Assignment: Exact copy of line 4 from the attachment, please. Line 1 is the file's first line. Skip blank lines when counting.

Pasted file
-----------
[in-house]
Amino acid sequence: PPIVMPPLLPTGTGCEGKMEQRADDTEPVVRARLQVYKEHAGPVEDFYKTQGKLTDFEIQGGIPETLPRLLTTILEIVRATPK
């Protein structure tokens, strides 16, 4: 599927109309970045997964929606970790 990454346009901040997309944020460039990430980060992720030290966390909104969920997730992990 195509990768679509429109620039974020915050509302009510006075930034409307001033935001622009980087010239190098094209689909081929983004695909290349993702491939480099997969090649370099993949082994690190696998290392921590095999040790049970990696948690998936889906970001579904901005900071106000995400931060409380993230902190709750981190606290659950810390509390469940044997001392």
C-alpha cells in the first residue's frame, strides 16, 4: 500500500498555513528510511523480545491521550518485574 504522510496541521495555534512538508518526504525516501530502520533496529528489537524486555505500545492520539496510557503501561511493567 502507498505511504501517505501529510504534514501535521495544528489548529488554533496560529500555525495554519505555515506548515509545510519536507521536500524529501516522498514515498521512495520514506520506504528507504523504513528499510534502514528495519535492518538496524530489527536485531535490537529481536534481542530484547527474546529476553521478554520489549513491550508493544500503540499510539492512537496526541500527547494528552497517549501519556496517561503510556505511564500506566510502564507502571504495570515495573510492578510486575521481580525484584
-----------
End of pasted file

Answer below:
C-alpha cells in the first residue's frame, strides 16, 4: 500500500498555513528510511523480545491521550518485574 504522510496541521495555534512538508518526504525516501530502520533496529528489537524486555505500545492520539496510557503501561511493567 502507498505511504501517505501529510504534514501535521495544528489548529488554533496560529500555525495554519505555515506548515509545510519536507521536500524529501516522498514515498521512495520514506520506504528507504523504513528499510534502514528495519535492518538496524530489527536485531535490537529481536534481542530484547527474546529476553521478554520489549513491550508493544500503540499510539492512537496526541500527547494528552497517549501519556496517561503510556505511564500506566510502564507502571504495570515495573510492578510486575521481580525484584